So my message to them is to, number one, trust yourself, believe in yourself, and then have a blast. Enjoy every second.
Q. And you said to me when we spoke about a month ago, you said the 12 guys that wind up here, those are the 12 that wanted to be here, and those are the 12 that I want to be competing with. Do you still feel that way now?
TREVOR IMMELMAN: Yes, I absolutely feel that way. That's why I answered that particular question in that way.
Every single player that ended up going and not going knew what the situation was. So it was part of the decision-making process for all of them.
So, yeah, the 12 that are here are the 12 that wanted to be here, and those are the 12 that I want to fight with.
Q. Davis, you were part of the staff when Jordan debuted in this event in 2013, and now he's the most experienced American team member. What sort of evolution have you seen from Jordan in the team room and sort of the leadership aspects that he brings?
DAVIS LOVE III: I'll never forget Jordan in 2013 bopping into the team room on Monday with shorts and a t-shirt on and started throwing ping pong balls around. And my wife Robin said, who is that kid? I go, that's the future of our team right there, and he has been.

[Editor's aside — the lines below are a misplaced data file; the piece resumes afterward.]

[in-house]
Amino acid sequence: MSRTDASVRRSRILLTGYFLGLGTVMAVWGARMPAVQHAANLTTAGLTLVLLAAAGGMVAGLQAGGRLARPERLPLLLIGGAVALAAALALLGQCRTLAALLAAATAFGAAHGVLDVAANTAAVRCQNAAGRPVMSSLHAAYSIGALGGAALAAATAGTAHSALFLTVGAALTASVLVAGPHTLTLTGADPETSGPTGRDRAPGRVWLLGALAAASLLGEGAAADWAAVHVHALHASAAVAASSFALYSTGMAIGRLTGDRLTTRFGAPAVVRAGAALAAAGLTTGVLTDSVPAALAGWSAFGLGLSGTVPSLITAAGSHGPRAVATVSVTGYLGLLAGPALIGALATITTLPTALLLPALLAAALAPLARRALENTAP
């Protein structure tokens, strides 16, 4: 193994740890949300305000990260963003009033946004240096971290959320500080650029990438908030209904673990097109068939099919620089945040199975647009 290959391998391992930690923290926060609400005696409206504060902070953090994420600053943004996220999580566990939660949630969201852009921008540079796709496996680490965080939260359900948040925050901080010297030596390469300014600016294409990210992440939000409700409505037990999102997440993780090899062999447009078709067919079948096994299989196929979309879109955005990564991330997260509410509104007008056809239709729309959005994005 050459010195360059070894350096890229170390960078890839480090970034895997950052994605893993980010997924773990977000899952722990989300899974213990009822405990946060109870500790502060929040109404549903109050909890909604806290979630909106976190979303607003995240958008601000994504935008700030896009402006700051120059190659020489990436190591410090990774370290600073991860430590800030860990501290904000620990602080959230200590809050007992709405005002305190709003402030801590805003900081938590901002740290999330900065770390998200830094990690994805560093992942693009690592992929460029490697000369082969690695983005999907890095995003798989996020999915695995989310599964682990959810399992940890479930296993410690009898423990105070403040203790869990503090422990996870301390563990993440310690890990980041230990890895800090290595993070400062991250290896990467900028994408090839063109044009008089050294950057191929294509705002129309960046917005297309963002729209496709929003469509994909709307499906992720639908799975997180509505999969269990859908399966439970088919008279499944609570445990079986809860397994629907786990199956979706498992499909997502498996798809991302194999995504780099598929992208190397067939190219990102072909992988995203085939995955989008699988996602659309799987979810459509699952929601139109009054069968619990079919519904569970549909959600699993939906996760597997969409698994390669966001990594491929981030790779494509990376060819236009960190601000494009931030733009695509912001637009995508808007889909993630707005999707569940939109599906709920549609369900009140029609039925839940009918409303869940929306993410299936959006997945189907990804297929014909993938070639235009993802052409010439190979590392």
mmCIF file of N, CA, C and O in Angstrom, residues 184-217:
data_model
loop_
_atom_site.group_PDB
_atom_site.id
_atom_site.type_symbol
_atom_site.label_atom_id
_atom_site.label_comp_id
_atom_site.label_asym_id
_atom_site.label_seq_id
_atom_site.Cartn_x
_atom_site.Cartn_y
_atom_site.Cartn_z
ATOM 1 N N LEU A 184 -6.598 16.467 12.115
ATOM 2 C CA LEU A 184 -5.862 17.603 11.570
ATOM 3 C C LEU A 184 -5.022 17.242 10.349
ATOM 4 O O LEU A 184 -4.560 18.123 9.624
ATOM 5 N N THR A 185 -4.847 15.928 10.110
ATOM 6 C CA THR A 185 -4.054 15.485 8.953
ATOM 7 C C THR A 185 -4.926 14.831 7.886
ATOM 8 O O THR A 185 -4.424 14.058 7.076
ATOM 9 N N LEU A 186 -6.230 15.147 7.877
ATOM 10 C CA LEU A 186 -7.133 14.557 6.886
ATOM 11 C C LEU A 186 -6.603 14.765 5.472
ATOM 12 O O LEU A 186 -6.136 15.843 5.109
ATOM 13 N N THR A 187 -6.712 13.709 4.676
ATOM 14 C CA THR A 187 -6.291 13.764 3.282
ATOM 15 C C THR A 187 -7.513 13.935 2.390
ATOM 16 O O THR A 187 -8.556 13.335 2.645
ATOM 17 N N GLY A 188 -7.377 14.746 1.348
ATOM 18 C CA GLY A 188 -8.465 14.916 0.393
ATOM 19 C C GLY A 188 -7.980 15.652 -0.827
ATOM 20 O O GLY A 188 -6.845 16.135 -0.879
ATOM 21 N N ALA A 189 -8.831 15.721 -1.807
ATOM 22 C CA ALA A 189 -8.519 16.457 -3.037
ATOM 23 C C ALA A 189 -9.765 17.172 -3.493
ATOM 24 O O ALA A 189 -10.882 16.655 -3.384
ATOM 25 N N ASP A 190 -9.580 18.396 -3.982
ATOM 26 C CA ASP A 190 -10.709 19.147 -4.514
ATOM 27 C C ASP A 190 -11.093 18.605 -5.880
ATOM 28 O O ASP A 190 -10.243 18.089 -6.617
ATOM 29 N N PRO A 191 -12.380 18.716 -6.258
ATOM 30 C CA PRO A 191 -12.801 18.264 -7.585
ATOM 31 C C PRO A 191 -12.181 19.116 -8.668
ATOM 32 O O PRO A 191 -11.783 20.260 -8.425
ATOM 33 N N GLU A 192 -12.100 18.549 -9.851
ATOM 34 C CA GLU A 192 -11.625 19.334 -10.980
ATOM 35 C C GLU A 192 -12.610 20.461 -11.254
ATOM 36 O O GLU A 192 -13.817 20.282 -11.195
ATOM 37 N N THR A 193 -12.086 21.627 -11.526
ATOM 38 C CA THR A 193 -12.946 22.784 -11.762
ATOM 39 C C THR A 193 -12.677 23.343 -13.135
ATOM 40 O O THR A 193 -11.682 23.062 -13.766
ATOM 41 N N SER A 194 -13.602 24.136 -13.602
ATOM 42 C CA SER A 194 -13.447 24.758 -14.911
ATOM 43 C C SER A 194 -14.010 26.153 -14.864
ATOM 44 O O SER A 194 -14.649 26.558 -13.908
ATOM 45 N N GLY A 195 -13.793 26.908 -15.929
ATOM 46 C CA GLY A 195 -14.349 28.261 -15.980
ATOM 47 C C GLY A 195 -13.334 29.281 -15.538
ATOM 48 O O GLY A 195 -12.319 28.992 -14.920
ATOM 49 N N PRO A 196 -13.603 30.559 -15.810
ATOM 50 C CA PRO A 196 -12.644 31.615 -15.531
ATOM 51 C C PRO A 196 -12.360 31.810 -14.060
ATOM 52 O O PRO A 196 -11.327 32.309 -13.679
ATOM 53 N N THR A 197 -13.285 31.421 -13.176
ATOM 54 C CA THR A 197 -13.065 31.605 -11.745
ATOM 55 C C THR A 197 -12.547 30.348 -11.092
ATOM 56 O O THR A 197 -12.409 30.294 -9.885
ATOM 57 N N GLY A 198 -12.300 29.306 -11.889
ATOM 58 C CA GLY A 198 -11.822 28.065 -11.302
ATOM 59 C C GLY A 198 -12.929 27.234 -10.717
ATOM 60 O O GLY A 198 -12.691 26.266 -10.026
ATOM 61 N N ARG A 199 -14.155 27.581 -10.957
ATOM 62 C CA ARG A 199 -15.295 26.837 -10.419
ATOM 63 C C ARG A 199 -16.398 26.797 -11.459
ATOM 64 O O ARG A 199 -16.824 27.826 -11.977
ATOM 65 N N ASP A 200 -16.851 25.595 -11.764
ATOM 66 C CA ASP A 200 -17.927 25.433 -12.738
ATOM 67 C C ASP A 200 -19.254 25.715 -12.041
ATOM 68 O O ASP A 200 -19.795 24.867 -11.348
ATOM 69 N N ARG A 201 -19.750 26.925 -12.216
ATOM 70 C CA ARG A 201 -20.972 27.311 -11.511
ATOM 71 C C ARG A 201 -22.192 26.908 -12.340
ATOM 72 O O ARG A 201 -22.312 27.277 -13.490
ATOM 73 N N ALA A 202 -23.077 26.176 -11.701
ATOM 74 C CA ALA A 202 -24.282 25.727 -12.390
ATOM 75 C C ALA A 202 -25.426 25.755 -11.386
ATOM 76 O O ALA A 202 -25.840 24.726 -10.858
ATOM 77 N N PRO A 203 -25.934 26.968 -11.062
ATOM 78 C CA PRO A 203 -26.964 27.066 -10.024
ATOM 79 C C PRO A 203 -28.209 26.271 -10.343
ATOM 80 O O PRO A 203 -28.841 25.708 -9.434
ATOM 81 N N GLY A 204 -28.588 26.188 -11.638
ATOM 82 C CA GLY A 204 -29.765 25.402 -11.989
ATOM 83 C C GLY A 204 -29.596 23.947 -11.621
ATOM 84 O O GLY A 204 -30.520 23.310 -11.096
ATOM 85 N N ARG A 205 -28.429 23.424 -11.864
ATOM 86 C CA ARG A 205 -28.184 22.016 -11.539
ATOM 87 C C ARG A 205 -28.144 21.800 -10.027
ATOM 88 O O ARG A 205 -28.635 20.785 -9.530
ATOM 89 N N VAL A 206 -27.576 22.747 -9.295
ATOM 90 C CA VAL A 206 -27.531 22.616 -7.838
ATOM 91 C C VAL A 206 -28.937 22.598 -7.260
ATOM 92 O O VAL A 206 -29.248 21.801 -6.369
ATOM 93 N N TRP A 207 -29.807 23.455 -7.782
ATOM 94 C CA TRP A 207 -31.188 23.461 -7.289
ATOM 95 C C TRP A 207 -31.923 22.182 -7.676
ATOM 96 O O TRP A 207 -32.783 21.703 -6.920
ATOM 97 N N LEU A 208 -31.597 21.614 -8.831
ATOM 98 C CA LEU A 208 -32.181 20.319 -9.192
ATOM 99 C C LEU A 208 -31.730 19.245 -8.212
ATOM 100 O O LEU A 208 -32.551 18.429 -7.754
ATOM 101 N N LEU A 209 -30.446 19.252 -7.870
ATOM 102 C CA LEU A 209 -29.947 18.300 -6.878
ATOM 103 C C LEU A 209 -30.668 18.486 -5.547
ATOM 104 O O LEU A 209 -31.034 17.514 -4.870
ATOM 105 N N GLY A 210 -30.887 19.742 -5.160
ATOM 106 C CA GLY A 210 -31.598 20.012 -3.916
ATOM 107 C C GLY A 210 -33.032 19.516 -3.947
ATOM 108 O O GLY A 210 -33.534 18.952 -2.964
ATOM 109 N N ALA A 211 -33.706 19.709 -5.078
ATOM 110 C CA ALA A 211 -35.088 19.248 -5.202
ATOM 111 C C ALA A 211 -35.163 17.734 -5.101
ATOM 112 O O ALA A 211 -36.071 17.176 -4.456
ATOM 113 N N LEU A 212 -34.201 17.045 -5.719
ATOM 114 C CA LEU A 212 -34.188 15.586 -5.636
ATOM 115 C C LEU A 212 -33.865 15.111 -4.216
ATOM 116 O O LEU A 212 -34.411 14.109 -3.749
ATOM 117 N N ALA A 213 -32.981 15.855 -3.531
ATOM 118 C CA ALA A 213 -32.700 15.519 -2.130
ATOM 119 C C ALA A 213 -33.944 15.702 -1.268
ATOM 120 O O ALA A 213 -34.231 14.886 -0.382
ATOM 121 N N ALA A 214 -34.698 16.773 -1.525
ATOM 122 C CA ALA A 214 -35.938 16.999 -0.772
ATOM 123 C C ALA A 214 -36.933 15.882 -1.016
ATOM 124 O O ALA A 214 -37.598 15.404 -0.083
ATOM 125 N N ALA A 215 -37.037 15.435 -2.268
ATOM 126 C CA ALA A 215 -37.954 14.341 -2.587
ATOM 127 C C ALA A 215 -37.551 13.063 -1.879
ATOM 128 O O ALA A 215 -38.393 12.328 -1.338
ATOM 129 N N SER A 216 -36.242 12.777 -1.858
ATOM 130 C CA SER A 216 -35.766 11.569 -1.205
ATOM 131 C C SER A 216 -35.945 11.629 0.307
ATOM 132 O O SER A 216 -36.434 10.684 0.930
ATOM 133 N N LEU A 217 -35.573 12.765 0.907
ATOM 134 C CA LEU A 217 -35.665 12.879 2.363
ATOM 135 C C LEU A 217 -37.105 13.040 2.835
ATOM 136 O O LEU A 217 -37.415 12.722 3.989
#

In 2017, Steve Stricker had a little team meeting every night, and Jordan jumped up -- I think it was either Tuesday or Wednesday -- and he said, "Hey, hey, this has been real fun celebrating." I think Justin had just won the FedEx Cup, and we had a big time riding the boats in New York. And he goes, "Hey, whoa, whoa, whoa. It's going to be windy tomorrow. We've got to get ready. This is going to be a tough match."
From then on, guys have seen him kind of as a leader. We had some little meetings last night. He's a very smart guy. He's a very confident guy. And that's what we need is guys to step up.
Maybe Tony's the oldest, but he's the most experienced and the guy people look to to take the basketball and take the last shot.
Q. Trevor, a few Cups ago, it was analytics that kind of gave a team an edge, and now both teams have pretty well good infrastructure there. As you try to chip away at their advantage, what are maybe some random rabbit holes you went down or next frontier you went down just to try to get a little you less of a hole to dig yourself out of, I guess?
TREVOR IMMELMAN: You actually think I'm going to answer that question?
Q. Maybe something you didn't use. I don't know. Anything you looked at that you didn't end up using? Just give it a try.
TREVOR IMMELMAN: I'm not going there, man. They do not need any more help. I promise you.
Q. Trevor, you've been asked, obviously, a bunch of times now about underdog status, et cetera, et cetera. Like what is the case that you would make on why this team can win?